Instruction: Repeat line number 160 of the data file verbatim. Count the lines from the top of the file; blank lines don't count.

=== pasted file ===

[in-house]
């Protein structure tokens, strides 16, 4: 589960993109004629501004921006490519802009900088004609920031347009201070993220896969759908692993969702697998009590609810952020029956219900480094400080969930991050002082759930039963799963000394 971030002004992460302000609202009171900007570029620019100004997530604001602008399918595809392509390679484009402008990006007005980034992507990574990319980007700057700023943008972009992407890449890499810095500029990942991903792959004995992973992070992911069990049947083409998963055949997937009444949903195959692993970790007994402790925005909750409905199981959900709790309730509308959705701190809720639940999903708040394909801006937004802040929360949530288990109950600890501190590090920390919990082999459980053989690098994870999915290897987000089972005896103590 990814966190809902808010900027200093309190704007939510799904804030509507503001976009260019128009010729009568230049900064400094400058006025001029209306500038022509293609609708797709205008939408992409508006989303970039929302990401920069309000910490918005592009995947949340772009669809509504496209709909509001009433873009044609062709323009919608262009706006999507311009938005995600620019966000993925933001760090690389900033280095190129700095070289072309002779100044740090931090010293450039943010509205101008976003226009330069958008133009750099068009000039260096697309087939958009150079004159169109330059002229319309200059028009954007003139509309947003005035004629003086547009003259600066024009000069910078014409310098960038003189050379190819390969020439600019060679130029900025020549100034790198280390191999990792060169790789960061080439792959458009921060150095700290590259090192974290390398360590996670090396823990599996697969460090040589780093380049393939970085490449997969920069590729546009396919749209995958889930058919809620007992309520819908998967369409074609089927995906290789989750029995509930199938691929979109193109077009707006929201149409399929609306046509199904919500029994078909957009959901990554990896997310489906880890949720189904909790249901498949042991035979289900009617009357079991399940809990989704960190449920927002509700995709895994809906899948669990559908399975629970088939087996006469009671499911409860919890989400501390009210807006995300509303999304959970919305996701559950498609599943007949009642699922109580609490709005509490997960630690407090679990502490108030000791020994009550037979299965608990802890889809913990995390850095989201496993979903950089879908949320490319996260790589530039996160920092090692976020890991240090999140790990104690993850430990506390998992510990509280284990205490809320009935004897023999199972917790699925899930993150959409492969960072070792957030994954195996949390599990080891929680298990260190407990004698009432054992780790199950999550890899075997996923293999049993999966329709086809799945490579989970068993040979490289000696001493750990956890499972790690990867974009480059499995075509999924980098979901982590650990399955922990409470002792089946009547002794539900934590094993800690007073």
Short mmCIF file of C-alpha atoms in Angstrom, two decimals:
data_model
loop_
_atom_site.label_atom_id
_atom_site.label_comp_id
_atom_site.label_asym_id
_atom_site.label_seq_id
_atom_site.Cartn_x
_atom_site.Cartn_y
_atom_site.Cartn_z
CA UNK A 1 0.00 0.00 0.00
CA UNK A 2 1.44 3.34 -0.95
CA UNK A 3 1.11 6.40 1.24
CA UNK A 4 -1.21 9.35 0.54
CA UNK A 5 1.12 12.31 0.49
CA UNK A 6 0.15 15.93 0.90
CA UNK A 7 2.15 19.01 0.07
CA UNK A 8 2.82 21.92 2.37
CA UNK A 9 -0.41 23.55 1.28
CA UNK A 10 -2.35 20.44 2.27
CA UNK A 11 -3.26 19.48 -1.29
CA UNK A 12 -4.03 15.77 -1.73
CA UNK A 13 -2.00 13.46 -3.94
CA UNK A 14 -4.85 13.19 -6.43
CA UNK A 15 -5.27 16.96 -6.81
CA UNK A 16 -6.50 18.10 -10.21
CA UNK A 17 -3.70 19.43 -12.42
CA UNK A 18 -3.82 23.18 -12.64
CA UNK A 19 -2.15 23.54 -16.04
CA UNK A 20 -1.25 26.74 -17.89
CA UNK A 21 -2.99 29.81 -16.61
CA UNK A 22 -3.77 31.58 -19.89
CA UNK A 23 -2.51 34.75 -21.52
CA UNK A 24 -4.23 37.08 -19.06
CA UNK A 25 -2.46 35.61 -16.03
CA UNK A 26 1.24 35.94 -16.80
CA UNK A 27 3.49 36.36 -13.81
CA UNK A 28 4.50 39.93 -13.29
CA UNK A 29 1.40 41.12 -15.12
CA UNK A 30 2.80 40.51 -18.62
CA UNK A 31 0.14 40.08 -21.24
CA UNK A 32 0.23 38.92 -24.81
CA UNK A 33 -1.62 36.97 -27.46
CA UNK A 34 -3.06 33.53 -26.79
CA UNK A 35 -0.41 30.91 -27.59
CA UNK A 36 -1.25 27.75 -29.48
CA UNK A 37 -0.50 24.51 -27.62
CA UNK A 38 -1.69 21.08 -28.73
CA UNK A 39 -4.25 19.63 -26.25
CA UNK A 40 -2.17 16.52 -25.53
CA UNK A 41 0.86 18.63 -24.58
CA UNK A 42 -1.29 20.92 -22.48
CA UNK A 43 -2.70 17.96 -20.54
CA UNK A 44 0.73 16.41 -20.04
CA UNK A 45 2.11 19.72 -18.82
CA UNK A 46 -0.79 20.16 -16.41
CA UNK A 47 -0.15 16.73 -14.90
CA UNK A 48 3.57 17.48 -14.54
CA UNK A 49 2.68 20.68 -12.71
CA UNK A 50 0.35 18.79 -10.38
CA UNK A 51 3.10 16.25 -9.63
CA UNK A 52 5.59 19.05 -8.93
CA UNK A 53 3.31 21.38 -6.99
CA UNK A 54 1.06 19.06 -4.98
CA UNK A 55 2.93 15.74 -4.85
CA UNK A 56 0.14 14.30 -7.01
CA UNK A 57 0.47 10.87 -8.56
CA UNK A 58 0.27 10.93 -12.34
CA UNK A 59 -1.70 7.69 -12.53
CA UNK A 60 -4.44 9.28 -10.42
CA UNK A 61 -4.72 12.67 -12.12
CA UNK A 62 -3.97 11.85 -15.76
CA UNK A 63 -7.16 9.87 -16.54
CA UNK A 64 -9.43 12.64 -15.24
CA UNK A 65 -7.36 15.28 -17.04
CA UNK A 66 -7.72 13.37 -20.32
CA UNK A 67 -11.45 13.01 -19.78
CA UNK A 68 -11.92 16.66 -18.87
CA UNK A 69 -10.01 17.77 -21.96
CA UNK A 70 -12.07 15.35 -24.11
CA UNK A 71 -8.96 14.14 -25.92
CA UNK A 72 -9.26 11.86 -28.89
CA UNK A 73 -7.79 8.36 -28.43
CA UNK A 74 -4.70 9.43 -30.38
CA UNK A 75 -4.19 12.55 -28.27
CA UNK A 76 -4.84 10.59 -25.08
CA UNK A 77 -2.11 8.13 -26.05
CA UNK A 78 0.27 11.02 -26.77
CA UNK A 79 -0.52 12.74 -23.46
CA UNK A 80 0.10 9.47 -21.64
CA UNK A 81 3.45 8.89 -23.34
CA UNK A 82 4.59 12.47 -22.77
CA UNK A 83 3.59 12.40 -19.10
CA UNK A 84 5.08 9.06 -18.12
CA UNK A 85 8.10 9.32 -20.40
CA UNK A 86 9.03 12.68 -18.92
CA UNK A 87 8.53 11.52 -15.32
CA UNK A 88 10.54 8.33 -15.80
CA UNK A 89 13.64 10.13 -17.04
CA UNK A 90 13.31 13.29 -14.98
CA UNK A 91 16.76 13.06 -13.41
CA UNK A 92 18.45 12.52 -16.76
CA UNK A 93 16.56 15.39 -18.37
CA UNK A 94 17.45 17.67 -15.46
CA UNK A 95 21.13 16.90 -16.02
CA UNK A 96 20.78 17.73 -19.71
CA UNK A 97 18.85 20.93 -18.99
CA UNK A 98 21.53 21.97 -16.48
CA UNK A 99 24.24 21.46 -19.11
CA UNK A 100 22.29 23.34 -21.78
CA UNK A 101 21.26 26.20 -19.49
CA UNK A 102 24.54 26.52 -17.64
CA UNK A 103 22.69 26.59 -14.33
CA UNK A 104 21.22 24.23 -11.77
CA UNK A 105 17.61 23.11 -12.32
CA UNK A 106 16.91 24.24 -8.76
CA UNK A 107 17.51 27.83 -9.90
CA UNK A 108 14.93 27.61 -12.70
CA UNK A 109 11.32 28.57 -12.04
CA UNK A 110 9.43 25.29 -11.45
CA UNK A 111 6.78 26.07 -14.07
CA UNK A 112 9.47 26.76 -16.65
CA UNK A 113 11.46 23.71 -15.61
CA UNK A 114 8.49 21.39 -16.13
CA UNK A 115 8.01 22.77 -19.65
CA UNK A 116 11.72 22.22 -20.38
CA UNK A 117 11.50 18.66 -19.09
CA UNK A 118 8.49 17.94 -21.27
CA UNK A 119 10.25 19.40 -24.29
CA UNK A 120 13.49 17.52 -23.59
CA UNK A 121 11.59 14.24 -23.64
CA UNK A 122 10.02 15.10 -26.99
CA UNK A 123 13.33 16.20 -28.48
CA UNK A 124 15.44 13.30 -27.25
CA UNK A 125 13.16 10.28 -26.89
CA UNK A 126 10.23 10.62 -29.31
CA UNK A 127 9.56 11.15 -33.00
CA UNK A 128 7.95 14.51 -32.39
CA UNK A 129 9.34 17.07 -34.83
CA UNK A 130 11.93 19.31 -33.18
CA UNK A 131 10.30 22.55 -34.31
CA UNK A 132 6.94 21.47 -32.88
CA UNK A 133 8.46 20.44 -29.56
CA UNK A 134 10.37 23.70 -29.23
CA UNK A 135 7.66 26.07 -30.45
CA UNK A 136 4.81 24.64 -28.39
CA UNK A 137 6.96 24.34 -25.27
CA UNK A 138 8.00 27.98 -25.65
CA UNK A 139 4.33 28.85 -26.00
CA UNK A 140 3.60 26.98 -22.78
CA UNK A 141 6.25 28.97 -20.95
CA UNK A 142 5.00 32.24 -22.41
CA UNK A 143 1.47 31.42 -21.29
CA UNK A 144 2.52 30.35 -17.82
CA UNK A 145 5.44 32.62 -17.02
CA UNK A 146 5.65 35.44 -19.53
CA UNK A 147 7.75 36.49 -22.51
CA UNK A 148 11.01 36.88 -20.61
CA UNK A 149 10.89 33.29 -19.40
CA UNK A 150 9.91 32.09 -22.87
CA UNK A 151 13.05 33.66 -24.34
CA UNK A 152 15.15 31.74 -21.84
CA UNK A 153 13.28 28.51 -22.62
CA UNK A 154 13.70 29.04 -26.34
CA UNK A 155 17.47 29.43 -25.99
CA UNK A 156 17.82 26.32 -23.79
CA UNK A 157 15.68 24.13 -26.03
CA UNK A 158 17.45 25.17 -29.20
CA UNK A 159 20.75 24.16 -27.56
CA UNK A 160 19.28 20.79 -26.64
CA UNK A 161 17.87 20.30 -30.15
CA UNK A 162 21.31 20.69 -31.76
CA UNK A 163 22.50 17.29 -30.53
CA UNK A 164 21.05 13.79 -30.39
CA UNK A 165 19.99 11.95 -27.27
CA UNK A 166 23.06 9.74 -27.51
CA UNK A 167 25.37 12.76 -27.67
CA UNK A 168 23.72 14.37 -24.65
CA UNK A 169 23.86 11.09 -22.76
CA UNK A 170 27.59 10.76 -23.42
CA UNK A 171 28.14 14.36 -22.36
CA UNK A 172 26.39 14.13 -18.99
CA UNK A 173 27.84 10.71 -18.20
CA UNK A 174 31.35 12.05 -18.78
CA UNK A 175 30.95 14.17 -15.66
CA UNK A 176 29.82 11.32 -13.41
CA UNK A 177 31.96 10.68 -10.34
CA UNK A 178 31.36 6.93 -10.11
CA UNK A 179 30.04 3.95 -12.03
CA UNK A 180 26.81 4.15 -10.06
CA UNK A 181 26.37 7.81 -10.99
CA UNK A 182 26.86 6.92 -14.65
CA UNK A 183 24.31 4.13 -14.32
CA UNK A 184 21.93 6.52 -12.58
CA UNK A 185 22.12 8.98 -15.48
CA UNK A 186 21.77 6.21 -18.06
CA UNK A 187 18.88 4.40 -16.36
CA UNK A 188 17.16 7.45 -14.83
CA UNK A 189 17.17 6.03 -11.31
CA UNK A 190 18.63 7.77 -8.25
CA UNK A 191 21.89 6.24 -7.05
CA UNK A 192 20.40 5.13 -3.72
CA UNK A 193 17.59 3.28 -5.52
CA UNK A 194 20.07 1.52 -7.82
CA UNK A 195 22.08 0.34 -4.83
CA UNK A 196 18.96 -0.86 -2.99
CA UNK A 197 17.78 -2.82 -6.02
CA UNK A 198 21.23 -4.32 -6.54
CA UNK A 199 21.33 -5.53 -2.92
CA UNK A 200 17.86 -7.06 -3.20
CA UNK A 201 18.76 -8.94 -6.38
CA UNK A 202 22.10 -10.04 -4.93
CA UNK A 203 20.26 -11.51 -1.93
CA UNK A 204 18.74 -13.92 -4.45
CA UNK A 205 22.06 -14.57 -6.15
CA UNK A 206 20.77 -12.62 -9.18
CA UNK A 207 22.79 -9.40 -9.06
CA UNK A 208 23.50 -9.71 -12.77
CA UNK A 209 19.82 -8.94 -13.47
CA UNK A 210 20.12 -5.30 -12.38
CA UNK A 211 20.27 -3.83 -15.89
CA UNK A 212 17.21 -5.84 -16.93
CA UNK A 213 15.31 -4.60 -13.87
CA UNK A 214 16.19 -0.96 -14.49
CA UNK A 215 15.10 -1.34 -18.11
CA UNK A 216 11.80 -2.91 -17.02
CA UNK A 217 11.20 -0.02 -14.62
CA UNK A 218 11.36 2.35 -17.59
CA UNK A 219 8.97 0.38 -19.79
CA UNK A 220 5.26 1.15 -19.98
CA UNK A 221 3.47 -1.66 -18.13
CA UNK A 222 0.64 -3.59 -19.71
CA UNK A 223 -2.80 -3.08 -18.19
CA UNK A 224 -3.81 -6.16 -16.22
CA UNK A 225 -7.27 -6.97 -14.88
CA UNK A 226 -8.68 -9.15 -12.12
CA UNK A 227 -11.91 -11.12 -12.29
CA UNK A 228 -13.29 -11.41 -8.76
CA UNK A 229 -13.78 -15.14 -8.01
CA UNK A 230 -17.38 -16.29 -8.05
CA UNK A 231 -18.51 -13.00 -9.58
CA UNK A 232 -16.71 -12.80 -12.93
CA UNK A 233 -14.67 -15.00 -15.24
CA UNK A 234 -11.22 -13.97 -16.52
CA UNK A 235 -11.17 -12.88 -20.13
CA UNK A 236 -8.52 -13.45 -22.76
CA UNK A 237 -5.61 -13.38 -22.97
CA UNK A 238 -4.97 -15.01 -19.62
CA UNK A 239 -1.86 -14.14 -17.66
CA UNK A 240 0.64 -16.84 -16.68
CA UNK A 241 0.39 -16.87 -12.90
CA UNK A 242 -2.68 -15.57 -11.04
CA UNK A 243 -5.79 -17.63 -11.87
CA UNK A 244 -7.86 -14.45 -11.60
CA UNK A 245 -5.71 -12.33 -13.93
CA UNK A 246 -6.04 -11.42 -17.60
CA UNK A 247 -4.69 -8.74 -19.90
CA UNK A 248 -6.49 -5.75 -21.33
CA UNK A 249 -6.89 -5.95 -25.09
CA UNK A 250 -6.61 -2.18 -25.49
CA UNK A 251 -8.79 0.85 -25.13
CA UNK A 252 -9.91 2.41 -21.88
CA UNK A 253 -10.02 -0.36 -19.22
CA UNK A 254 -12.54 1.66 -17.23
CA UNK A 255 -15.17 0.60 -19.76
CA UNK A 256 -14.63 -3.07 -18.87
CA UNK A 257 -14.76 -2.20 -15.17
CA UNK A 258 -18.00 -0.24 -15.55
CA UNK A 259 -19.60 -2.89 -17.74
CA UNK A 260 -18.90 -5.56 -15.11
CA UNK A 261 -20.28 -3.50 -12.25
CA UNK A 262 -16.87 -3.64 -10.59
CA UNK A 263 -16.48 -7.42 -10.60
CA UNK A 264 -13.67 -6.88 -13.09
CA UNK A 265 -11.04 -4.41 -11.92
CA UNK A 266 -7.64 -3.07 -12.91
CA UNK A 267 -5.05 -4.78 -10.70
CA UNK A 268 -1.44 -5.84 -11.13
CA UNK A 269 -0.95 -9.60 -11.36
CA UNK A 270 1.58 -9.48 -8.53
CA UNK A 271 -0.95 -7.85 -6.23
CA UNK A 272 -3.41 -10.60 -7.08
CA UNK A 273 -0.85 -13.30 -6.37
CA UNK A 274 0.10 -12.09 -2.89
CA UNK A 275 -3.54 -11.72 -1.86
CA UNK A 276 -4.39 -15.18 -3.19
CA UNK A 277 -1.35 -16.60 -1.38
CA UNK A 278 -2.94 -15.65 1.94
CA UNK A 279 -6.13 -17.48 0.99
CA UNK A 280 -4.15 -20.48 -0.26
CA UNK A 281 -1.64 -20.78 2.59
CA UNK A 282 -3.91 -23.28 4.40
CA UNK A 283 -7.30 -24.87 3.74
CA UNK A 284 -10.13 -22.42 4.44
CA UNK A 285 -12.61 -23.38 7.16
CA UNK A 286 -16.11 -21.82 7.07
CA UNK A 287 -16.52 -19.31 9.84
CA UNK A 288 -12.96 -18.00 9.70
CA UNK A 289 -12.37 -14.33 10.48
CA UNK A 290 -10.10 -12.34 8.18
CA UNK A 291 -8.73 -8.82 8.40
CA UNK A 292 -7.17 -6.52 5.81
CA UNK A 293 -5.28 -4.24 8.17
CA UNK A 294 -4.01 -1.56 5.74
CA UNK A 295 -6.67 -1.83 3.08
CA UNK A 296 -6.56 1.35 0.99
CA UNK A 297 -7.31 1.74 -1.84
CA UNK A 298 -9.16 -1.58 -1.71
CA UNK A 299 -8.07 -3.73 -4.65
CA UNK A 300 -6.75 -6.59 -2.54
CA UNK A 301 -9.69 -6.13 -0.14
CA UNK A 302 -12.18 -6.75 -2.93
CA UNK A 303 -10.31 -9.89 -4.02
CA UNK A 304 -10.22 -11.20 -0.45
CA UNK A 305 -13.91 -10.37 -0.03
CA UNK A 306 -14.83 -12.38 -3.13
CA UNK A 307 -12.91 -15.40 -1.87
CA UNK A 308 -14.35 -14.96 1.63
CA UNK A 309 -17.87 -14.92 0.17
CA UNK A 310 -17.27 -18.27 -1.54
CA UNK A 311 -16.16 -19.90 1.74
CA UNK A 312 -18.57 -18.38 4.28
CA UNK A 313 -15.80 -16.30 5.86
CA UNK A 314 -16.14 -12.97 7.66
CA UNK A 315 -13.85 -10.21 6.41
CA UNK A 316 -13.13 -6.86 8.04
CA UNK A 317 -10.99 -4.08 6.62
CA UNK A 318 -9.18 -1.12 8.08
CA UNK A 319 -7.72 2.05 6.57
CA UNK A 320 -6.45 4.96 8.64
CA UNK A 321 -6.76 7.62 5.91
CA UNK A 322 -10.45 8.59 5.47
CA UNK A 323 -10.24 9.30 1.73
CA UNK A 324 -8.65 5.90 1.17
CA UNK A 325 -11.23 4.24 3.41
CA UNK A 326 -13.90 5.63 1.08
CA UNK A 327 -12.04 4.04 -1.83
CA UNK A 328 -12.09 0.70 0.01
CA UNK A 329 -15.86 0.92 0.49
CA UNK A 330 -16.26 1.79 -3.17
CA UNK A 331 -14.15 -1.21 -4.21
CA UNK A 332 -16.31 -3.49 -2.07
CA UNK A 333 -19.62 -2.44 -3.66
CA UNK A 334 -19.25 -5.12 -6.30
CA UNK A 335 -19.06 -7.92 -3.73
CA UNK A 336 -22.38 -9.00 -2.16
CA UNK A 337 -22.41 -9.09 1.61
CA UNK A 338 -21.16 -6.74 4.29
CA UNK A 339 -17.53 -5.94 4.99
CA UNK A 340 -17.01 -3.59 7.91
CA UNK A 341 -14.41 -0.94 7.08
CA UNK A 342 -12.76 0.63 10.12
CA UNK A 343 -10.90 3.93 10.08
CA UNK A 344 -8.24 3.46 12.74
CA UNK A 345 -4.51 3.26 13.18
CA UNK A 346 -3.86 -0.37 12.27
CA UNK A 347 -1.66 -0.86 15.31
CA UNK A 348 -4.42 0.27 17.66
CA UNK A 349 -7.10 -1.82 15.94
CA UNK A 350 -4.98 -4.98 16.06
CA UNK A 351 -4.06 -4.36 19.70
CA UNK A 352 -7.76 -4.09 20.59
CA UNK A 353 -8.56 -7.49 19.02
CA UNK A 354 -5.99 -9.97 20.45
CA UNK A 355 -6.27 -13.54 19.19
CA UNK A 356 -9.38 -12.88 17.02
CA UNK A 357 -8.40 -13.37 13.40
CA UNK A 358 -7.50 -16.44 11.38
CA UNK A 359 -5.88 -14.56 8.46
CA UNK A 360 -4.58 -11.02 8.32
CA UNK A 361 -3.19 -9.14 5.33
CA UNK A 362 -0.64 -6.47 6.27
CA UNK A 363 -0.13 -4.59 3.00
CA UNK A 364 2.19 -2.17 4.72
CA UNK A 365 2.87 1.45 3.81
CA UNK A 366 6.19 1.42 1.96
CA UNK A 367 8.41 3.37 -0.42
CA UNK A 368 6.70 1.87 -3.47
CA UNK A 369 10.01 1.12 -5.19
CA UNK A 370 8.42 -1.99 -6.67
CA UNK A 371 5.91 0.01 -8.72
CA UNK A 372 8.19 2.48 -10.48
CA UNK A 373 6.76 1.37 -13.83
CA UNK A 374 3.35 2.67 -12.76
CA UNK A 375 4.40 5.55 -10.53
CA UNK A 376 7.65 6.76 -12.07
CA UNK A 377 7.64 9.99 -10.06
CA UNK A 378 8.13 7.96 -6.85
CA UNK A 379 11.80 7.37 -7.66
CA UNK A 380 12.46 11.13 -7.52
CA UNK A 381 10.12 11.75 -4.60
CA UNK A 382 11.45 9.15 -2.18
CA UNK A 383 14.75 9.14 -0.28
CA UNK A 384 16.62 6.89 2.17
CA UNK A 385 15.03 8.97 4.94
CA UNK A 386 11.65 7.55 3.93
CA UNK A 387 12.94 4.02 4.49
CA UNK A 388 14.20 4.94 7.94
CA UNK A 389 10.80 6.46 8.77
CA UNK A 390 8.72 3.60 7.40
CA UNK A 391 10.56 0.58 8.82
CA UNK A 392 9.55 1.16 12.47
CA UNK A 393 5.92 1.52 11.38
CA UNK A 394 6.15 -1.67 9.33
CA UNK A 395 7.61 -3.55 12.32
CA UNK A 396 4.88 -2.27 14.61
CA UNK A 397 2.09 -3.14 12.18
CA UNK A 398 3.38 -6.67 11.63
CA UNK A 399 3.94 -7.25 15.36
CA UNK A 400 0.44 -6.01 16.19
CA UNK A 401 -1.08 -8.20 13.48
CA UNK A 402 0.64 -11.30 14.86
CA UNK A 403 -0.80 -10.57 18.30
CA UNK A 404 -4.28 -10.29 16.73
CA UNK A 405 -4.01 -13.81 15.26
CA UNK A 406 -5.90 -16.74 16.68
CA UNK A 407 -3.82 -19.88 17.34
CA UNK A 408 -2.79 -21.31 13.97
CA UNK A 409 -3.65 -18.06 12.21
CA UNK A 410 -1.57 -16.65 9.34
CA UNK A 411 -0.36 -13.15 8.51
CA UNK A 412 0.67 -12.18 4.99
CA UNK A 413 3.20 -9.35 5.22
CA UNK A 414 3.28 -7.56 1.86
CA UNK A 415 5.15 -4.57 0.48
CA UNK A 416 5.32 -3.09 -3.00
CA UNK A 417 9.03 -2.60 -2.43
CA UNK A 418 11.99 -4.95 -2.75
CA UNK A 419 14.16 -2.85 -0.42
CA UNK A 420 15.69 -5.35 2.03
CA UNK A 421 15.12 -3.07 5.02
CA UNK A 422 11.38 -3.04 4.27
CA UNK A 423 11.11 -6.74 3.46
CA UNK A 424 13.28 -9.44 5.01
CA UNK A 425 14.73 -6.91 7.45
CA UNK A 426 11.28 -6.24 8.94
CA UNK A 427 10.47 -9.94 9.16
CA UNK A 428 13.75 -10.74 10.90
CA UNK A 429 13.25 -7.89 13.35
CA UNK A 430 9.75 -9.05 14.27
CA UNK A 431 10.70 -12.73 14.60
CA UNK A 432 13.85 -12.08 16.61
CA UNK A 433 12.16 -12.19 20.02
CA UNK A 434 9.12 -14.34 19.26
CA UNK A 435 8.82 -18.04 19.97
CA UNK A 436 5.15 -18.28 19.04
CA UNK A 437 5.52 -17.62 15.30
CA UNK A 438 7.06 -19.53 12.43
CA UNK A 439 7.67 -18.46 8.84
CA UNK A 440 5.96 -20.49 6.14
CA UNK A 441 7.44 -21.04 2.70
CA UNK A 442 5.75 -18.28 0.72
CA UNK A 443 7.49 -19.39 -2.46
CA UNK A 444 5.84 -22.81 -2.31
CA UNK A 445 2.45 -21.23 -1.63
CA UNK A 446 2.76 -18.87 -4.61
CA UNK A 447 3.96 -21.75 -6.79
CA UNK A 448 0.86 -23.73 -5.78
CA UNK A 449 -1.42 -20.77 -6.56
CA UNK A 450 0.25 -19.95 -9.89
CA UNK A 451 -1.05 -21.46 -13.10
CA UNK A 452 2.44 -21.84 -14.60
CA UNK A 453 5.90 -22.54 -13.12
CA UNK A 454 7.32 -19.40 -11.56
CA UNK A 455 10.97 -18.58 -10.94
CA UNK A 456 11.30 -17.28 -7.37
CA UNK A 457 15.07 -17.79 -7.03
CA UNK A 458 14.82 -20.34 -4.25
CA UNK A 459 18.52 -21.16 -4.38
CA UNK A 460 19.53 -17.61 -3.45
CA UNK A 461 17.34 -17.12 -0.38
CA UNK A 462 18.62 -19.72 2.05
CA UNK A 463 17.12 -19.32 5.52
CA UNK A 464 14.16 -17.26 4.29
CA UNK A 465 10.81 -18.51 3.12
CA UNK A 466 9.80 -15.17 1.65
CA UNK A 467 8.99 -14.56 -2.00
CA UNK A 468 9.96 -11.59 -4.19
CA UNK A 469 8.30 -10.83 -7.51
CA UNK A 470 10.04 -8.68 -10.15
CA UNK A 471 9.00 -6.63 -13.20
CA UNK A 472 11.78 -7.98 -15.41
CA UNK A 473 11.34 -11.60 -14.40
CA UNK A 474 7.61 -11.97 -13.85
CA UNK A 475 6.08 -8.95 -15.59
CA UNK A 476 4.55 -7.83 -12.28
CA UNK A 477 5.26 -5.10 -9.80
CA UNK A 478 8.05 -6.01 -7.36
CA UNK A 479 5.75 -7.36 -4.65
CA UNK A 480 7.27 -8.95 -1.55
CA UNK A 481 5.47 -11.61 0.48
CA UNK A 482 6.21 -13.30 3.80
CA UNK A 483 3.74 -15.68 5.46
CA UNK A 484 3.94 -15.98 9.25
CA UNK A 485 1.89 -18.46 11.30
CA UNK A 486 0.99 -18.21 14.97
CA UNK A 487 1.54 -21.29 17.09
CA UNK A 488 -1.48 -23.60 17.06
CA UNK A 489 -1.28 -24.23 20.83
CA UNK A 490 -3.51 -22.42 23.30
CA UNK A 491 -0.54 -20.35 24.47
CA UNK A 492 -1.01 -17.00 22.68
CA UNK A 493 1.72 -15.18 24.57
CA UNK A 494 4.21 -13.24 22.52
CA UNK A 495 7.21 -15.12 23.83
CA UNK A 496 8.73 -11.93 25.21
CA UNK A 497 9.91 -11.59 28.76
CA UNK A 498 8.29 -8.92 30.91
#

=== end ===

CA UNK A 148 11.01 36.88 -20.61